Street Fighter 5, despite its quality and positive reviews, hasn’t sold quite as well as Capcom was hoping, according to recently released financial statements. Nevertheless, the world-famous Japanese company has seen profits rise from last year to this one.
I probably made quite a few readers angry with my statements regarding annual releases above, so I’ll just go ahead and keep pace with this: Street Fighter 5’s sales are underwhelming because gamers have lost faith in Capcom as a whole—primarily due to the train wreck that is the Resident Evil series.
After Resident Evil 4 (which is one of the greatest games of all time) was released, it looked as though Capcom would dominate the survival horror industry, and even the video game industry as a whole, for quite a while to come. Resident Evil 5 released sometime later (after a number of less-than-notable, but not overly damaging, entries), and was reasonable; some changes weren’t great, but largely, the title made use of the mechanics that allow RE4 to be held in such high regards.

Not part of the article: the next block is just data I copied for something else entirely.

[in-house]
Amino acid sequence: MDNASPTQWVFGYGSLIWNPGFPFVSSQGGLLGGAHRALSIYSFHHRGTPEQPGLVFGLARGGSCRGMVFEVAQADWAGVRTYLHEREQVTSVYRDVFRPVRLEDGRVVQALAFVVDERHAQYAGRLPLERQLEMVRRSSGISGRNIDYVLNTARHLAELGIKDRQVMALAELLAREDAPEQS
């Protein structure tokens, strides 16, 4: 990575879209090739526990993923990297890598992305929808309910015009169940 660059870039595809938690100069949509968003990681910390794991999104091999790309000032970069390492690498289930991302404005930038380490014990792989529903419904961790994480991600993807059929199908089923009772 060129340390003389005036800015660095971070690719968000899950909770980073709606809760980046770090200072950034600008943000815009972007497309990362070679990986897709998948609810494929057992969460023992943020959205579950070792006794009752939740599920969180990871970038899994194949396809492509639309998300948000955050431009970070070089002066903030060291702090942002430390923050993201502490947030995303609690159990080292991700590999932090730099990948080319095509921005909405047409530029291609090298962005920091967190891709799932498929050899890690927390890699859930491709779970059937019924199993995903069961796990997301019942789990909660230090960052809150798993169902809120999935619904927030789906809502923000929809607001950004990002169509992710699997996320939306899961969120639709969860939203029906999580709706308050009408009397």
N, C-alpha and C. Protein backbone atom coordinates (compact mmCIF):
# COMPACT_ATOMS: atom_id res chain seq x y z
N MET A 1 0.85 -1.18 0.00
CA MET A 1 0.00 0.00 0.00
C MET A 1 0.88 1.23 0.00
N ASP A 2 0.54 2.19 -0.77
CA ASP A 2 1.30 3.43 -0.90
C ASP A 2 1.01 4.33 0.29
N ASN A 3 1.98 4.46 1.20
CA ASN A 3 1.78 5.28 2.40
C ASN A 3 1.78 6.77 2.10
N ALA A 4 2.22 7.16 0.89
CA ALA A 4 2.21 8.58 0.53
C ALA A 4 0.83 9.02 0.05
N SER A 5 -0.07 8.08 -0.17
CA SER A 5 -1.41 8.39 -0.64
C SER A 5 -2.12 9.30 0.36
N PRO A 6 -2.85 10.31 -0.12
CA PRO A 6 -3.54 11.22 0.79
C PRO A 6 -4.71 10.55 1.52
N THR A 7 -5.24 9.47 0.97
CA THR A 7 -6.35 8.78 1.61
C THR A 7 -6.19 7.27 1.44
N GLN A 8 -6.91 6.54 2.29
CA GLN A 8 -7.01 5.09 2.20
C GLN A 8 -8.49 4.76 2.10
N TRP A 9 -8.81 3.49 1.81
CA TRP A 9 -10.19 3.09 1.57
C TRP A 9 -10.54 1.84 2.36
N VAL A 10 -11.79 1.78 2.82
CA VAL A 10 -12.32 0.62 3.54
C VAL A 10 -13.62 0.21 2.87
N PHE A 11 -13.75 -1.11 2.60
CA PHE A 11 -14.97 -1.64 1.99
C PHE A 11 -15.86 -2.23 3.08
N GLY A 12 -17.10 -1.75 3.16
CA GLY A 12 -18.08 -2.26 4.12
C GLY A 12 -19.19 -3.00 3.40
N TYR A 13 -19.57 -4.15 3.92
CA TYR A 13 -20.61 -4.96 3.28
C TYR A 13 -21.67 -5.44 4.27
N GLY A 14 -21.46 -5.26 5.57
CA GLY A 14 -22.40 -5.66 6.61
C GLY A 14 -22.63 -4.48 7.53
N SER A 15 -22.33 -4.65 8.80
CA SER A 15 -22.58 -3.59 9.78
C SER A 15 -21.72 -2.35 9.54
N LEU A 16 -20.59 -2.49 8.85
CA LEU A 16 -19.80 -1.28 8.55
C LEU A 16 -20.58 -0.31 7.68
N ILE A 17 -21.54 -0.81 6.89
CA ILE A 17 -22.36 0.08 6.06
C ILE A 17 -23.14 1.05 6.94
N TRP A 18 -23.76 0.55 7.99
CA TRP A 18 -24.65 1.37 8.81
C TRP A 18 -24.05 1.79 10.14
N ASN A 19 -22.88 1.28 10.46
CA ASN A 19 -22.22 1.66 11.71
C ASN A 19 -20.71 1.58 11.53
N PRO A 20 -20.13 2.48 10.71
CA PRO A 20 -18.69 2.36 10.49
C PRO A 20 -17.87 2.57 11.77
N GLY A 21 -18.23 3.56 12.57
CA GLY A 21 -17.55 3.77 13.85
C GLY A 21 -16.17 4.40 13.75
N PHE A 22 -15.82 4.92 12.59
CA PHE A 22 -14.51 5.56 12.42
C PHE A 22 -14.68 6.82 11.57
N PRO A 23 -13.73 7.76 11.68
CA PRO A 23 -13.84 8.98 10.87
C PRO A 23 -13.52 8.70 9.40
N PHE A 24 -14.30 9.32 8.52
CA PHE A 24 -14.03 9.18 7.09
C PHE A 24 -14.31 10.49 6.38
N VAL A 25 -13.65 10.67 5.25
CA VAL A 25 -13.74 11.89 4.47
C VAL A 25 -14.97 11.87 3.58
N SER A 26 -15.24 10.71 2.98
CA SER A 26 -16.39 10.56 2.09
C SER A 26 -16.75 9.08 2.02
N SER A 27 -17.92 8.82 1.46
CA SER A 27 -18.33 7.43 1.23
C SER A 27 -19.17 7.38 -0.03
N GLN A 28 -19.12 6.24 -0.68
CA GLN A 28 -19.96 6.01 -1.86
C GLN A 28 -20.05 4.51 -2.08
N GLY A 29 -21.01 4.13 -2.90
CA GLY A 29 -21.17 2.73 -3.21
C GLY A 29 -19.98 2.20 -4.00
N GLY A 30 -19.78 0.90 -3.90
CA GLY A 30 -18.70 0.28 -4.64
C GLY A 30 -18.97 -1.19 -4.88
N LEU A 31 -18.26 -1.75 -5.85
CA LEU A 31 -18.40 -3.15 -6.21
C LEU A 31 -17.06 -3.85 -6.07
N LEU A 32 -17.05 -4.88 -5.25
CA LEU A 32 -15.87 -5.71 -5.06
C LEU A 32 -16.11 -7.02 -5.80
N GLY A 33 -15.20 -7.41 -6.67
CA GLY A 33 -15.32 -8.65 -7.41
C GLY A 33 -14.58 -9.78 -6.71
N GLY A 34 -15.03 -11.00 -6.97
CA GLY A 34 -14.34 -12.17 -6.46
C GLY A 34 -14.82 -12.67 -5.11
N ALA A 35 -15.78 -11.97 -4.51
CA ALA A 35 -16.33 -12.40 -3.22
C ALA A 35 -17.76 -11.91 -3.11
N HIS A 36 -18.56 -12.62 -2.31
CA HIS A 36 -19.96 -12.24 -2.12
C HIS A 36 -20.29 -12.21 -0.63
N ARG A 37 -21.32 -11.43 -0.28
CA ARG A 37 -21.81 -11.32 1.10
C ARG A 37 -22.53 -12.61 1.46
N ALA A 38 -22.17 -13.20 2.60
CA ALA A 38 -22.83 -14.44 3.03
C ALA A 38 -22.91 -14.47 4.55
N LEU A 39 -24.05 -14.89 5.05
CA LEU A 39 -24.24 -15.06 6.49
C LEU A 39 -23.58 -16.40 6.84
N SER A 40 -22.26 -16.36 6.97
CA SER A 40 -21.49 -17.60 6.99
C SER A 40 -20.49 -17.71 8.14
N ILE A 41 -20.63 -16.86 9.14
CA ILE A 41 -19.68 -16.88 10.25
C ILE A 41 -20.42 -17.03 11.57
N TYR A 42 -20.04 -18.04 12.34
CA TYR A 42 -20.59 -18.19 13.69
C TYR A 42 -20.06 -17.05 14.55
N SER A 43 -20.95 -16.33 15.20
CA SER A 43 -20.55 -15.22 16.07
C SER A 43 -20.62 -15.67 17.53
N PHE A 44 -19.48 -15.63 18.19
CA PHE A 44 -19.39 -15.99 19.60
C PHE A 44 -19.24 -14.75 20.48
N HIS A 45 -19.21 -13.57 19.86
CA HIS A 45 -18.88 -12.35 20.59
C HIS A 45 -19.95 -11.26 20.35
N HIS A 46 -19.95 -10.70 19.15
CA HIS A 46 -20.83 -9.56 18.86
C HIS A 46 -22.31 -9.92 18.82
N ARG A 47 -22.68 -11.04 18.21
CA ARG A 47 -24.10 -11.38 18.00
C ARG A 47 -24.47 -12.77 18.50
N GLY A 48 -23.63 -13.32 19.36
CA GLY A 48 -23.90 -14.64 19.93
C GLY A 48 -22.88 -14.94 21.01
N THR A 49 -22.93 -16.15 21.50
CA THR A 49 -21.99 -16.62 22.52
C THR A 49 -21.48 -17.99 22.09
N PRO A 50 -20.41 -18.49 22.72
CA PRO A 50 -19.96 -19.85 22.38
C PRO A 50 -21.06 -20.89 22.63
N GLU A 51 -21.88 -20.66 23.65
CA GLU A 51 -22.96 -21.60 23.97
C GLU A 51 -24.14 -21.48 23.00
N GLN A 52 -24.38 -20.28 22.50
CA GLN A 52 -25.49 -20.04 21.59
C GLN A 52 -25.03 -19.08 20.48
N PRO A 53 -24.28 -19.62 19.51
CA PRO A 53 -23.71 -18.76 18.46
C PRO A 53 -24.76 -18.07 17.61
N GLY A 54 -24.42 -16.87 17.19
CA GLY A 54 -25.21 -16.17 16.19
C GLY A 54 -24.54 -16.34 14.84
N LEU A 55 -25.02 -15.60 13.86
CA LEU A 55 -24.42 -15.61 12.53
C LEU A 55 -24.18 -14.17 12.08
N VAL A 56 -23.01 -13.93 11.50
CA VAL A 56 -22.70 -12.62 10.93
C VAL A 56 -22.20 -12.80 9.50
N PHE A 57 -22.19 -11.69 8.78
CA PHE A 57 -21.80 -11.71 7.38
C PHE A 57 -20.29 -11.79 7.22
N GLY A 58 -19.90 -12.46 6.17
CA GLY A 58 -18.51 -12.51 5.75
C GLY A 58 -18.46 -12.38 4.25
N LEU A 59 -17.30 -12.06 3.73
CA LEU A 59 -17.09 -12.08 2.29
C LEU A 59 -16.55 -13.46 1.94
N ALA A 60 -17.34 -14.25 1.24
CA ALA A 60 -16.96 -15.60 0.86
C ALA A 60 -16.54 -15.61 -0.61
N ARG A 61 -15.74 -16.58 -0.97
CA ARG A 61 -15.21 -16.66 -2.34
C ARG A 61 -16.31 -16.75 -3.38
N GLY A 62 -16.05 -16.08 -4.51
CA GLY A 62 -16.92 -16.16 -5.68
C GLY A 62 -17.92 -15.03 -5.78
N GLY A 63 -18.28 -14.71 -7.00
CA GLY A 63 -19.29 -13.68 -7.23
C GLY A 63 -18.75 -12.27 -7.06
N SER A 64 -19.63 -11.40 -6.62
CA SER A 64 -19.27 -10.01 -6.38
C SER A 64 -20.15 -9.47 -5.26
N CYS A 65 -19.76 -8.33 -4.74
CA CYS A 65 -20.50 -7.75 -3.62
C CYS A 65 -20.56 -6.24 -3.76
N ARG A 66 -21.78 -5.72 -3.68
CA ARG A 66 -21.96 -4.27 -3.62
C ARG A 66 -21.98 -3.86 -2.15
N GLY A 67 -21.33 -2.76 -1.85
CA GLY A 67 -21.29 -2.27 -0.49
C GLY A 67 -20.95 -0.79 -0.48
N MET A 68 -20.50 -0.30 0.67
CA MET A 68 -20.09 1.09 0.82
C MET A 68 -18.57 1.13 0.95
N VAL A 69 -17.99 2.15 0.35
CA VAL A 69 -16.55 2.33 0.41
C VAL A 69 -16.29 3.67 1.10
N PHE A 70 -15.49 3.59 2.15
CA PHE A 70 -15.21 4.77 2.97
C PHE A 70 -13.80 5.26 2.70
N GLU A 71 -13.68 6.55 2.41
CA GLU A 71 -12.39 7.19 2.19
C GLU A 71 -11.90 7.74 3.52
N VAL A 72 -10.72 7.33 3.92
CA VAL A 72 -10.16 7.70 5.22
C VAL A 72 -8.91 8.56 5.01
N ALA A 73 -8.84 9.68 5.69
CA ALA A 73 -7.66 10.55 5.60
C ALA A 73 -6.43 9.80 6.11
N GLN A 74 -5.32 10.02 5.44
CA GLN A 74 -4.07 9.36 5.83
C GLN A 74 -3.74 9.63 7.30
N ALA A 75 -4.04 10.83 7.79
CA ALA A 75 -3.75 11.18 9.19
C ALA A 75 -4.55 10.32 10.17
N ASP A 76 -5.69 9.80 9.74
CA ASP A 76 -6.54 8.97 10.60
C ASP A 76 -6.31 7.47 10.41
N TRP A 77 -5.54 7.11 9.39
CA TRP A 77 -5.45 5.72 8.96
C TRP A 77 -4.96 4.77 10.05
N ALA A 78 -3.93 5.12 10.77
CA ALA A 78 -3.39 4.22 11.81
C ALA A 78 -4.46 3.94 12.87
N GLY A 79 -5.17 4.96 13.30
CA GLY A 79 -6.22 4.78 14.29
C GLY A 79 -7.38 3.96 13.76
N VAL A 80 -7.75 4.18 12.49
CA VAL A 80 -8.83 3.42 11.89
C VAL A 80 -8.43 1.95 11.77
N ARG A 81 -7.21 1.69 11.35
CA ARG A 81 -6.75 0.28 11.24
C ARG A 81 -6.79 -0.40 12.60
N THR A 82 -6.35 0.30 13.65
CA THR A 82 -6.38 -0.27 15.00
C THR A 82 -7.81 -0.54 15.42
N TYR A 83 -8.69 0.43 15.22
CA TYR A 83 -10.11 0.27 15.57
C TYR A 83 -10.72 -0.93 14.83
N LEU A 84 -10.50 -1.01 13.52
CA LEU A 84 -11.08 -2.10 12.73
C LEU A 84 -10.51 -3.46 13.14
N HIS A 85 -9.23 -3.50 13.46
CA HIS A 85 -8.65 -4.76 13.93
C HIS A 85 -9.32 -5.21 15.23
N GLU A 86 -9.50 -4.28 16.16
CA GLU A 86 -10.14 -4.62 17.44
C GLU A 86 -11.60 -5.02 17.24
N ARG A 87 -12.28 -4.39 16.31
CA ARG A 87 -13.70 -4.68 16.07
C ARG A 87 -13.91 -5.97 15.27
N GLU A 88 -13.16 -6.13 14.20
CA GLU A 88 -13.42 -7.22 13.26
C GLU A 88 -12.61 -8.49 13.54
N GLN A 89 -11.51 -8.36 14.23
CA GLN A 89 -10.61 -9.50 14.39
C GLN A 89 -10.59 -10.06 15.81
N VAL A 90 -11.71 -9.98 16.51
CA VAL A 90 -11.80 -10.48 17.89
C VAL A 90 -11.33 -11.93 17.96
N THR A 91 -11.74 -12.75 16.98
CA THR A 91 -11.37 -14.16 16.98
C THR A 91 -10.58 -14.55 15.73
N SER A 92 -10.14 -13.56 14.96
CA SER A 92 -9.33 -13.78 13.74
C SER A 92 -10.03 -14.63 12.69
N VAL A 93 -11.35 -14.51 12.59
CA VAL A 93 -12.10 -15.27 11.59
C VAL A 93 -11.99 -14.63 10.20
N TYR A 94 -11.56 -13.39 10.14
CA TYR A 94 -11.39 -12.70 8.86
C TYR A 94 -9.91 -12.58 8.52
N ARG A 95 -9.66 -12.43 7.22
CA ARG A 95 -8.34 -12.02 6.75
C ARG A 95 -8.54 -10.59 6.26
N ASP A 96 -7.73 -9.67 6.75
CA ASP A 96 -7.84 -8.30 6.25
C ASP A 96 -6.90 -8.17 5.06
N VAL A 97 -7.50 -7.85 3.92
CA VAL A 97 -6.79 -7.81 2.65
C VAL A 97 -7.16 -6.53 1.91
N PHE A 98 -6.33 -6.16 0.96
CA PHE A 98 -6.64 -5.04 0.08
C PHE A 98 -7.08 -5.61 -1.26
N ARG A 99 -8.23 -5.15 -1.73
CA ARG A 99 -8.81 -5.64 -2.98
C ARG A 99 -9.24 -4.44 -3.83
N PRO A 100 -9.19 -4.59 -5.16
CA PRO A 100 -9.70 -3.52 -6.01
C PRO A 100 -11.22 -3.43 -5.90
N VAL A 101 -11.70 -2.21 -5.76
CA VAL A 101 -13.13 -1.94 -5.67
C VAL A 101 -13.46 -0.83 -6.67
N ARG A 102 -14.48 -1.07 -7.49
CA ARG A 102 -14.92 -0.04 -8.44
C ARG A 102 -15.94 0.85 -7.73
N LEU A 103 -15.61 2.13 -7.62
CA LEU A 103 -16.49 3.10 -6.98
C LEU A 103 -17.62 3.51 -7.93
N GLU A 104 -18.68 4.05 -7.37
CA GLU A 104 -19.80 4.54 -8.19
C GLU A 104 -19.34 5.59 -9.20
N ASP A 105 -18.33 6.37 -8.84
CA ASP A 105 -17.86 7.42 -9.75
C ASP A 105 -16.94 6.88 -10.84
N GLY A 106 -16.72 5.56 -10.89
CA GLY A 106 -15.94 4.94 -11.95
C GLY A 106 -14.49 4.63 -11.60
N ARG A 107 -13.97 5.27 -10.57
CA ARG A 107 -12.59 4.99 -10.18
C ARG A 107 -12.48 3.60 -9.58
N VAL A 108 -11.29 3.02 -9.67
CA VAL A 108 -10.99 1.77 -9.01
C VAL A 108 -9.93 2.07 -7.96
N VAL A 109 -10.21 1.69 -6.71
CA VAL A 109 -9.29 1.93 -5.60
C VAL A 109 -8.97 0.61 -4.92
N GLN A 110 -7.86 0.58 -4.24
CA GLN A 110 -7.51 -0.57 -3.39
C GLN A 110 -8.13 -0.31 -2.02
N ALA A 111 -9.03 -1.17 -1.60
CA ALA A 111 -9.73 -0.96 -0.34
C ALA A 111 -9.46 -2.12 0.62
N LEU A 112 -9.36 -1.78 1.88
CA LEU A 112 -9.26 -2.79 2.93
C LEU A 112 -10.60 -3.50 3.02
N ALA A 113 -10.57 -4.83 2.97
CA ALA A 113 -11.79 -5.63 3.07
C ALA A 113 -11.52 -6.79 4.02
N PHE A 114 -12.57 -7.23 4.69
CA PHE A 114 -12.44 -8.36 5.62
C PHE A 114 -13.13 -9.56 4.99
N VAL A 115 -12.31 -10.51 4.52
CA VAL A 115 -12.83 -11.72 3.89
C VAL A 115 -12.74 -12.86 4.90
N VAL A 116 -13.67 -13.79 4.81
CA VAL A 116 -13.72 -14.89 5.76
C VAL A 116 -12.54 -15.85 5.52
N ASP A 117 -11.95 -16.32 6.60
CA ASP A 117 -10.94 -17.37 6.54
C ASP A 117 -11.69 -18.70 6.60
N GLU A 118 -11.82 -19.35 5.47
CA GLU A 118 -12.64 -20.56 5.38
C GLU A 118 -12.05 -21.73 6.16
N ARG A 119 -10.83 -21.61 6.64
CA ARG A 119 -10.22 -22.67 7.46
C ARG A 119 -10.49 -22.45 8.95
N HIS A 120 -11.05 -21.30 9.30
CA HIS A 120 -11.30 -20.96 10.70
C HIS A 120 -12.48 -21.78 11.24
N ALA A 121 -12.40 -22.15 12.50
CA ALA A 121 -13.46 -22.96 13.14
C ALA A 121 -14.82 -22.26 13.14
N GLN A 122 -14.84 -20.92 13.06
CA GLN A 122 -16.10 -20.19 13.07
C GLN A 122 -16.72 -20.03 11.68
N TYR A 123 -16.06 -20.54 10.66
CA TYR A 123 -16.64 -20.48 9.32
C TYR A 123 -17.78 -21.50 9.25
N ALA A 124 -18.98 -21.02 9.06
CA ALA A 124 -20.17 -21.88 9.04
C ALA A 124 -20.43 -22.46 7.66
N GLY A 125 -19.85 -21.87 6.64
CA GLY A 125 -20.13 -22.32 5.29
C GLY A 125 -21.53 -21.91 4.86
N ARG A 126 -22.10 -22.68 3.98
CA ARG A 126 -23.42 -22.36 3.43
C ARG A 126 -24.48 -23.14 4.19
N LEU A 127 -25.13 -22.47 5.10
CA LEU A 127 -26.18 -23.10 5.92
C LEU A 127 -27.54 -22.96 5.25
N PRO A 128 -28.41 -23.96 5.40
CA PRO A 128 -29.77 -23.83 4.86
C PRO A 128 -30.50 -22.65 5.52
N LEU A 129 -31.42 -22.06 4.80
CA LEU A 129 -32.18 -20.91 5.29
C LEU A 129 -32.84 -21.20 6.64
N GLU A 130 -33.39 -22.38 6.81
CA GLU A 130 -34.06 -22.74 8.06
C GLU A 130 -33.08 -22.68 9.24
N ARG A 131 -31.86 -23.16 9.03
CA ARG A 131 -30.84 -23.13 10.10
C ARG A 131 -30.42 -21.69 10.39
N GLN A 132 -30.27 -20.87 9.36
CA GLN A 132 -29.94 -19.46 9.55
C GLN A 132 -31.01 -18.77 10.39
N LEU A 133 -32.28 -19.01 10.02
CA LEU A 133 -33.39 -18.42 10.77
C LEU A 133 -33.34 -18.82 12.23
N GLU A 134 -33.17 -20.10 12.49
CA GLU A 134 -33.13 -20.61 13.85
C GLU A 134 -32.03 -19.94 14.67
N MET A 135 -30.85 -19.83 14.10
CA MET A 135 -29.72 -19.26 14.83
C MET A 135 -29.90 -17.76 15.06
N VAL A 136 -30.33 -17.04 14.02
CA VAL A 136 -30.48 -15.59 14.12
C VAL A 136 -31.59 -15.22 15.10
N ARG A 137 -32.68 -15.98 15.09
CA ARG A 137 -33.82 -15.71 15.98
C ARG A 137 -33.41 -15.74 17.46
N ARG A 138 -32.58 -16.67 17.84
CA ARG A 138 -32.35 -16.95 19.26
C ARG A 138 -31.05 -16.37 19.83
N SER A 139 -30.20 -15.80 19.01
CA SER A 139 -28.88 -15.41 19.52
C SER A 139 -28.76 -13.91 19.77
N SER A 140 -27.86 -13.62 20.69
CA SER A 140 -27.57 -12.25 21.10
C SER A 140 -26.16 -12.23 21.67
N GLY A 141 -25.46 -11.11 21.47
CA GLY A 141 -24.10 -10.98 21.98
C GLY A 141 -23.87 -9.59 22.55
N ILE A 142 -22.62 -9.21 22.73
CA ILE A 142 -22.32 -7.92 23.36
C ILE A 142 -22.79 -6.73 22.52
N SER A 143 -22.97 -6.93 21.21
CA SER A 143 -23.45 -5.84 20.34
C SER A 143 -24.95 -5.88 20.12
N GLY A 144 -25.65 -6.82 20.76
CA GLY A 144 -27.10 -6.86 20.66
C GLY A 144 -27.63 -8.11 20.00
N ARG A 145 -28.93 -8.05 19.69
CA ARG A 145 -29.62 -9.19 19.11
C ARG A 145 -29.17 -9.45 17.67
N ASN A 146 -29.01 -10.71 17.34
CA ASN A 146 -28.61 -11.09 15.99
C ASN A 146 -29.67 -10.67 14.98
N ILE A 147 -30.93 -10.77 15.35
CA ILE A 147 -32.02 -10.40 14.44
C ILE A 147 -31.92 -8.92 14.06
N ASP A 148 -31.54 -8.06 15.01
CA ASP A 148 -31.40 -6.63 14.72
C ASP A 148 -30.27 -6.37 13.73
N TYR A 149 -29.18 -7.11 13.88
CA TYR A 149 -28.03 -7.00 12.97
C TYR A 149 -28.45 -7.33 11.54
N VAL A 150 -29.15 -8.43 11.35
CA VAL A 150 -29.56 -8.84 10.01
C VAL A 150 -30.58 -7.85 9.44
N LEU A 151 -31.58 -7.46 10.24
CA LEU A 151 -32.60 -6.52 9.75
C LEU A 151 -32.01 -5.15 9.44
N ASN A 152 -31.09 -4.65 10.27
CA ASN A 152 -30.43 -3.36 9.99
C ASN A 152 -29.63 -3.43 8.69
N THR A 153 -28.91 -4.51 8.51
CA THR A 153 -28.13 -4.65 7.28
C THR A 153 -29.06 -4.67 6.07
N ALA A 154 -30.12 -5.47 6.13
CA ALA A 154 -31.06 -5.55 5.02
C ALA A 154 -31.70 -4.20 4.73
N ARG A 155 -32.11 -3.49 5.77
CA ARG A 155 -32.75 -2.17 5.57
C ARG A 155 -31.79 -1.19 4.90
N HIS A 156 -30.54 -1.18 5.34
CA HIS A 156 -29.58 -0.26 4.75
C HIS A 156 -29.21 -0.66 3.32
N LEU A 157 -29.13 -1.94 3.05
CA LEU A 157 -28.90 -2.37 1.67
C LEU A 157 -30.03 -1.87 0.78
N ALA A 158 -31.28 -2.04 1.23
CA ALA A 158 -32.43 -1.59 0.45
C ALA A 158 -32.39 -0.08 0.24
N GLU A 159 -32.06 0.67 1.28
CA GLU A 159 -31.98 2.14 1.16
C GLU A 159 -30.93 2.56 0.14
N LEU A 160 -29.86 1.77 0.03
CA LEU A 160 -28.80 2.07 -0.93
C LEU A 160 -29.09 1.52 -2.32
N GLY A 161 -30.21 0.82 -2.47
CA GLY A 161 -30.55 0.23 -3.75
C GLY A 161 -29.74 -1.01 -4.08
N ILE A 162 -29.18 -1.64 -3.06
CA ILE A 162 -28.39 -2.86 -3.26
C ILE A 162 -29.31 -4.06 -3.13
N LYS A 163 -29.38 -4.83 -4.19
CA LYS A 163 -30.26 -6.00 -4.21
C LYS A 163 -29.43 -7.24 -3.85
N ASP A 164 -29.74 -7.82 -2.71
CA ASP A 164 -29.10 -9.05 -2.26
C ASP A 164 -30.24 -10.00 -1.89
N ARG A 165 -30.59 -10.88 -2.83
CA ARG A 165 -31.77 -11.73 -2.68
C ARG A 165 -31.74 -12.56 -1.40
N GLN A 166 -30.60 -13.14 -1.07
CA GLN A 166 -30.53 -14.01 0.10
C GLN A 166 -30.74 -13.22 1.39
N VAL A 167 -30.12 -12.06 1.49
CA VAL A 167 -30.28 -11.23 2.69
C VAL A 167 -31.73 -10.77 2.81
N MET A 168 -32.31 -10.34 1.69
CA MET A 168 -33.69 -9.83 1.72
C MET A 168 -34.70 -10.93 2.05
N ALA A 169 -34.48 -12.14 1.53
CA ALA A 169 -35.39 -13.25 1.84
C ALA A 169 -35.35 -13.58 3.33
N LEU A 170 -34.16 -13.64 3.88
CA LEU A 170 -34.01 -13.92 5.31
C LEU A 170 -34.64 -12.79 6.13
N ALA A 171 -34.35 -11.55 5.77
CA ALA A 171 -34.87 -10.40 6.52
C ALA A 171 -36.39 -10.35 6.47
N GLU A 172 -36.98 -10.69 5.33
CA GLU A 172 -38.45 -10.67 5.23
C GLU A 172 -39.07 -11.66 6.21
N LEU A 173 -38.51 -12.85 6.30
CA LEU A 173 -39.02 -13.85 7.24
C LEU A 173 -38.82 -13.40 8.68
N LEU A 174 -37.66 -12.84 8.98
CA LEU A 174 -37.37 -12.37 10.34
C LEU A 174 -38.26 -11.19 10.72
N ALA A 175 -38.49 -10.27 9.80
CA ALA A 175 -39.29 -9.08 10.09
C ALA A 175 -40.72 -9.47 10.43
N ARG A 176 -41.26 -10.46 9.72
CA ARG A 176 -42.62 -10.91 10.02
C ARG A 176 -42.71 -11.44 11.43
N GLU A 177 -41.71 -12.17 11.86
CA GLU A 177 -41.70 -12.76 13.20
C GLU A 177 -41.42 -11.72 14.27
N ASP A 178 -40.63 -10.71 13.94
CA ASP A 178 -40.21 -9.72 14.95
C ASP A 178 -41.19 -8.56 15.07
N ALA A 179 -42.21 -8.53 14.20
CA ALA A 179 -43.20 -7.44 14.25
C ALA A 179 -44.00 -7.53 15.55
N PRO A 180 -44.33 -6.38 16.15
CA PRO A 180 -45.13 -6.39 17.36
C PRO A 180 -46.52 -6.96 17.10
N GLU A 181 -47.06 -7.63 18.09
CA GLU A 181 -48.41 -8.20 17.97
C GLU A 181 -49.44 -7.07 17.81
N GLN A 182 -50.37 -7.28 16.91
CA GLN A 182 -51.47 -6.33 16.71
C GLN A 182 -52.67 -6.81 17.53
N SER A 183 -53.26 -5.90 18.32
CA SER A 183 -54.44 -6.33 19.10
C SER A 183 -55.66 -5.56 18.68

Then came Resident Evil: Operation Raccoon City and Resident Evil 6, which in addition to destroying old memories of beloved characters (the Leon in ORC wasn’t the Leon that I know and love), weren’t horror games. They were medium-quality action titles that successfully abandoned most every component of the once again state-of-the-art formula that made RE4 so darn good (and so profitable).
These titles alienated RE fans as well as Capcom fans—something which, in terms of the well-known Resident Evil series, won’t be a very big problem (at least not yet), but for lesser-known series like Street Fighter, will have a massive impact.
That’s it for this week’s gaming recap. Be sure to leave any angry comments you may have below, and remember to stay tuned in here for the latest news—gaming and otherwise!